The third koan: “The absence of evidence is not the evidence of absence.” I find this argument the most baffling. Usually, it is expressed as “none of us really knows how to end animal slavery” or, more intelligently, “there's no evidence that promoting veganism will be successful”. Mostly, this reflects a cut and paste job (literal or metaphorical) from some regulationist organization's Web site.
This does not reflect a “tactical difference” between abolitionist and regulationst groups. It is a wholesale refusal of strategy (and reality), and a blanket pass for anyone who wants to do anything and claim that it's on behalf of nonhuman animals to feel good about themselves. It is not a way to promote creativity, an open movement or critical thinking, but instead, a way of dismissing differences of opinion, careful reasoning, reality, evidence, you know, all the stuff important to make a decision about how best to help nonhuman animals. You don't need to think, it argues, just dress up in a chicken suit, go naked, break some windows, glue some locks, buy some easily avoided animal products, say you care, but don't act on it, euthanize some healthy adoptable companion animals, traumatize some children, but most of all, be sure to sign your donation check.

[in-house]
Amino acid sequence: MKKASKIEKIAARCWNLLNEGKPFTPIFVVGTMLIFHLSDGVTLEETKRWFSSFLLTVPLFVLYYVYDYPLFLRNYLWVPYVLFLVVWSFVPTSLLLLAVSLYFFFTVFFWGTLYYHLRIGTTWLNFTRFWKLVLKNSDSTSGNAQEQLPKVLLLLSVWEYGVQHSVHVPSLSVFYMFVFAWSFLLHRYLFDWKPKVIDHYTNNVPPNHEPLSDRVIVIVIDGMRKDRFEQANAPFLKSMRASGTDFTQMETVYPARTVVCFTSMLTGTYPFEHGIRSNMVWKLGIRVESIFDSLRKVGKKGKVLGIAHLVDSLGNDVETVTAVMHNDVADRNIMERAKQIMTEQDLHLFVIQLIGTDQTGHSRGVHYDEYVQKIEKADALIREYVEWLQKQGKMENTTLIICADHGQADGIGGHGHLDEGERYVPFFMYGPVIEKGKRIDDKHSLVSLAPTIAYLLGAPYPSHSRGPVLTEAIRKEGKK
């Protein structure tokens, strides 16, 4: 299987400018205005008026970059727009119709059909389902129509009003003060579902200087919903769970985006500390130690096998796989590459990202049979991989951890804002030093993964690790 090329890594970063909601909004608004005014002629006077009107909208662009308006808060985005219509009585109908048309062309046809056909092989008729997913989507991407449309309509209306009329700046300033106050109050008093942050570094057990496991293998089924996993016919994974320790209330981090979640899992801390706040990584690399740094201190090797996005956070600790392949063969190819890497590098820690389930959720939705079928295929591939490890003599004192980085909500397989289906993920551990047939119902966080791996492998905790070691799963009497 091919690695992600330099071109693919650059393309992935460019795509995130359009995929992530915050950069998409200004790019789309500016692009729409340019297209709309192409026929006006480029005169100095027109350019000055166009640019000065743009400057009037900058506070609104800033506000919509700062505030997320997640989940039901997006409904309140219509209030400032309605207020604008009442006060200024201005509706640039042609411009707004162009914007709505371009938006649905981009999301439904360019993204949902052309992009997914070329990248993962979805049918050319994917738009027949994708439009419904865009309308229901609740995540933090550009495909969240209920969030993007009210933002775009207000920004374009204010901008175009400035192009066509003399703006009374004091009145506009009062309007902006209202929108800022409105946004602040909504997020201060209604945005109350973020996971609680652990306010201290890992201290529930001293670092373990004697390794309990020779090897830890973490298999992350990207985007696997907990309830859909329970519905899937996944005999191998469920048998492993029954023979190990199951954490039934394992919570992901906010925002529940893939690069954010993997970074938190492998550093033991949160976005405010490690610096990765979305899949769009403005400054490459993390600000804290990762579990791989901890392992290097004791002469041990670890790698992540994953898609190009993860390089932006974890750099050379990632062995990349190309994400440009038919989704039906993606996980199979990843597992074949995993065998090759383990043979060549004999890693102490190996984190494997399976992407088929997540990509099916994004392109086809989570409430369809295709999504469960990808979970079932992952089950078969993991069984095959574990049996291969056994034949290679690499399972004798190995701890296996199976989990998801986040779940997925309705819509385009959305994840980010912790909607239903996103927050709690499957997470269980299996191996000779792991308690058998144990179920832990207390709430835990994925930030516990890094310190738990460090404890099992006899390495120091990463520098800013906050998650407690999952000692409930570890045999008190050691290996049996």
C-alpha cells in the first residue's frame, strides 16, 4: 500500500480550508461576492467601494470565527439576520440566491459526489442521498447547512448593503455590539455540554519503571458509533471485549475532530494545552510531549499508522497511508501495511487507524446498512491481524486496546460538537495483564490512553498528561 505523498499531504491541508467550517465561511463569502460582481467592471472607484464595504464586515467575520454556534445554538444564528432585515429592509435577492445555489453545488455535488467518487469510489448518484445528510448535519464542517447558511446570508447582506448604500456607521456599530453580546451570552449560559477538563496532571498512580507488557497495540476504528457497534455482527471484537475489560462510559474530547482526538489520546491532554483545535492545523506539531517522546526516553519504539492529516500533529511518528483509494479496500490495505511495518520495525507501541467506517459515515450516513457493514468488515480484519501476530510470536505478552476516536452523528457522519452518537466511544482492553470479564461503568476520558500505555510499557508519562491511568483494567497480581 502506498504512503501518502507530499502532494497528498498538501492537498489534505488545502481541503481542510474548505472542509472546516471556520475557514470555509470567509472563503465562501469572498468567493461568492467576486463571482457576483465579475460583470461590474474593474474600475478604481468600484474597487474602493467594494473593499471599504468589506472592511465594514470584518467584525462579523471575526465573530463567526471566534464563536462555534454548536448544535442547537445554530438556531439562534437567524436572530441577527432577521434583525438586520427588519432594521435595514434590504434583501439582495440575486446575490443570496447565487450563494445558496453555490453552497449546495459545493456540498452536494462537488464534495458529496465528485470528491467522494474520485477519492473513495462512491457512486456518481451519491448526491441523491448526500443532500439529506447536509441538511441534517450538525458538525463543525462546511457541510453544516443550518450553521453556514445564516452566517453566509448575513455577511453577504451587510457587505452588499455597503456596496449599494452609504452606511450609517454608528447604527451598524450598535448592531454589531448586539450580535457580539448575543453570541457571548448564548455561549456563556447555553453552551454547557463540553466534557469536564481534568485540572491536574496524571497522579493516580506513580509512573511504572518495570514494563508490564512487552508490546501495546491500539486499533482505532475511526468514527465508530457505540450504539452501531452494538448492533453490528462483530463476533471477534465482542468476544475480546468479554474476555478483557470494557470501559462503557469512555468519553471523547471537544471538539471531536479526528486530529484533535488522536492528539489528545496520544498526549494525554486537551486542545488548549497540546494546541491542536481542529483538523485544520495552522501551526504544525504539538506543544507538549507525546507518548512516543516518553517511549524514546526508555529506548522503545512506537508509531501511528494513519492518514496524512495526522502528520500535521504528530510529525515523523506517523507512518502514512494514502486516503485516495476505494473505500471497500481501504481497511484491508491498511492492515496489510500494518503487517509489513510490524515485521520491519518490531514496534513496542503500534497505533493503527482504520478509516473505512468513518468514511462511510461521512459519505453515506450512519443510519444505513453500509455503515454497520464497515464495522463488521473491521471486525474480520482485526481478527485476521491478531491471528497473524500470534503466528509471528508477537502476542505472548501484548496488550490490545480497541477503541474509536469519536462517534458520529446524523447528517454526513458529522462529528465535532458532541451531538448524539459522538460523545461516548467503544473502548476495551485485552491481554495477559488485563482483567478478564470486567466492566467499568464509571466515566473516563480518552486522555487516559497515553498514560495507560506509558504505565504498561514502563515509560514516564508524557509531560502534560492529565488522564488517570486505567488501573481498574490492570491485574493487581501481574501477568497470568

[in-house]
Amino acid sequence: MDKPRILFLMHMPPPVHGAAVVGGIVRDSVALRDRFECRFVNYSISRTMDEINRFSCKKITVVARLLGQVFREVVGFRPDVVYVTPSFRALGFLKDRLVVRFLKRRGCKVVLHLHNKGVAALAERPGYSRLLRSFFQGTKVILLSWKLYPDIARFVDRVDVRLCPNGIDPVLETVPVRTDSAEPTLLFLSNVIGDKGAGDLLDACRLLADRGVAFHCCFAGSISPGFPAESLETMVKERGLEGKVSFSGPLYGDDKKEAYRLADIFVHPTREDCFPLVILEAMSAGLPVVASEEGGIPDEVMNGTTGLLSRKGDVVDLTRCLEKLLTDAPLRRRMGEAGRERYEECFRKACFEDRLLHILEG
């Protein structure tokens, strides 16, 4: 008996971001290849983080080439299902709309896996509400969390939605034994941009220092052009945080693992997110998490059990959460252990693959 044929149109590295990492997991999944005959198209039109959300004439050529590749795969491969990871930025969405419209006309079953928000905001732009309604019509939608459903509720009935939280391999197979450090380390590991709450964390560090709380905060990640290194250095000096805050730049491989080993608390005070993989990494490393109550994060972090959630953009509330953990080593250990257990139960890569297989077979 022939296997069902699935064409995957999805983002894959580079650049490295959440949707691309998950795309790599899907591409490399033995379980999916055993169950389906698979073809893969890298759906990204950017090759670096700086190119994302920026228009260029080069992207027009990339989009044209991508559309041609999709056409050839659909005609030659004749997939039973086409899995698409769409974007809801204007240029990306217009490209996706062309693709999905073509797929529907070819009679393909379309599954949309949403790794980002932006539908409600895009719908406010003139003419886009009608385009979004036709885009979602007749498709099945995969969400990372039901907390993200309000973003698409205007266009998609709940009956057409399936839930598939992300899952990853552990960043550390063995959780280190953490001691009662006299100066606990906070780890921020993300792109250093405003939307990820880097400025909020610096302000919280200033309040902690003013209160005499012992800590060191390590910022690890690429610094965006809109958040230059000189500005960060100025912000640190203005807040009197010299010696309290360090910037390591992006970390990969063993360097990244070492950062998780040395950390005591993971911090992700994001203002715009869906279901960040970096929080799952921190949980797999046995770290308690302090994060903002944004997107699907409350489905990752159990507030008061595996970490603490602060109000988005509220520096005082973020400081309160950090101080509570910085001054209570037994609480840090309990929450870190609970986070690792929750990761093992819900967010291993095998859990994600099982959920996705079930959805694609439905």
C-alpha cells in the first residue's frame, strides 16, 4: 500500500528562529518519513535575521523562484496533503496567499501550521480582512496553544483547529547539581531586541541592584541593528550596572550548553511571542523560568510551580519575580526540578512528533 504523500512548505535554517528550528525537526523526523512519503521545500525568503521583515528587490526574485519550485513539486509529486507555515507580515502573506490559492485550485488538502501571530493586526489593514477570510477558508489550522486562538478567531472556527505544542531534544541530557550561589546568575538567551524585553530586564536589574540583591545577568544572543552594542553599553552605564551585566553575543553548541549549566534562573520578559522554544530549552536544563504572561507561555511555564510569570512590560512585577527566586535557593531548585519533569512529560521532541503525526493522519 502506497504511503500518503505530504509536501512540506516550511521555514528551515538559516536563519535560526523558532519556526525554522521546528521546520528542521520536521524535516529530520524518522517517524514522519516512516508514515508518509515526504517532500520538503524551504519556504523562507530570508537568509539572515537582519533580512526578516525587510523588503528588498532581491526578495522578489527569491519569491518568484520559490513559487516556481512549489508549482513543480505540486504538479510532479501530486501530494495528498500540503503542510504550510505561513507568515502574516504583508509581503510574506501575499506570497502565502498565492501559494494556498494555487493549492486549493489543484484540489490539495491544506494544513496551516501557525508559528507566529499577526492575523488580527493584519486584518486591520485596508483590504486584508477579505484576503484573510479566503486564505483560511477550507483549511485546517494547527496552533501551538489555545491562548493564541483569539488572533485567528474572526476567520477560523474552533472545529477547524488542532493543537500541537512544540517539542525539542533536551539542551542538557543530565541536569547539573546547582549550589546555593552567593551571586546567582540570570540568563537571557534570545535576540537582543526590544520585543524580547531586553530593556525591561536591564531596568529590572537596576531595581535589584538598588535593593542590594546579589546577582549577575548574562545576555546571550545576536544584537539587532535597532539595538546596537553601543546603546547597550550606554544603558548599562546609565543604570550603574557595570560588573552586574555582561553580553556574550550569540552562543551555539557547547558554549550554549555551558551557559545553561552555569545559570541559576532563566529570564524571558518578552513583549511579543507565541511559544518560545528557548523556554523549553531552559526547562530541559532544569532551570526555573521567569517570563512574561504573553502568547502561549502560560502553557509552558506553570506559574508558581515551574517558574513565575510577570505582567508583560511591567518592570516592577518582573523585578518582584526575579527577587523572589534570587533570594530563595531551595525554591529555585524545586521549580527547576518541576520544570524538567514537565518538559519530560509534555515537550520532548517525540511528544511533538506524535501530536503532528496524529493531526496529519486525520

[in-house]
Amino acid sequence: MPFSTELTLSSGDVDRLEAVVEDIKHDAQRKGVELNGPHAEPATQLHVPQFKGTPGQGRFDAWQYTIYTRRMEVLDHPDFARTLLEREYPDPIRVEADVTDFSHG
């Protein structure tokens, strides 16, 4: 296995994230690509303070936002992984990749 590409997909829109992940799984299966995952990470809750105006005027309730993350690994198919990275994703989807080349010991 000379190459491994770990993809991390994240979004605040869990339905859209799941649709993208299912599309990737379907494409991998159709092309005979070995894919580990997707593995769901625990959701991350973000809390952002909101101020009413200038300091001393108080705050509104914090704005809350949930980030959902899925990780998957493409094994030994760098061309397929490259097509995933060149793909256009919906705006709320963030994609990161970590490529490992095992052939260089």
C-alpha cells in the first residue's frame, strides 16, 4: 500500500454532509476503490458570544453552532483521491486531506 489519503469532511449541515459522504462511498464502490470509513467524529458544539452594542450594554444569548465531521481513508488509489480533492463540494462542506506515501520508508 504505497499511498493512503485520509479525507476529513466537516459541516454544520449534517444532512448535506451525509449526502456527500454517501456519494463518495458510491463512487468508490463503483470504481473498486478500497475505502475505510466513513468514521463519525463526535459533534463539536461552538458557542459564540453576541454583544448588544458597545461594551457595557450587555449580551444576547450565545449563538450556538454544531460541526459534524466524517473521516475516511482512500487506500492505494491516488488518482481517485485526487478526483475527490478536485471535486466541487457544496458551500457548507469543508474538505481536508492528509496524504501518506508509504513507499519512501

Of course we don't know that promoting veganism will automatically result in abolition. That would be like predicting whether the Yankees or the Dodgers will win the World Series ten years from now. All we can do is think clearly, plan effectively, and work as hard as we can to lay the ground work for change. Still, we know that human beings, typically, cannot fly. We have ample evidence that walking off a cliff will not result in human beings sprouting wings or levitating. From this, we deduce that gravity exists.
I can tell you now, we know what will never, what could never, result in the abolition animal use: self-styled animal advocates running around town telling people that it's not only okay for people to use animal products, but that it's in the interests of nonhuman animals for them to do so. In spite of at least 200 years of animal welfare activism, as Gary Francione argues, animal use is only on the rise. If attitudes are changing, it's because common sense tells people that animal use is wrong and more and more people realize that it is totally unnecessary. The regulationist movement does it's best to convince people otherwise, but thankfully, not everyone is taken in by the absence of thinking.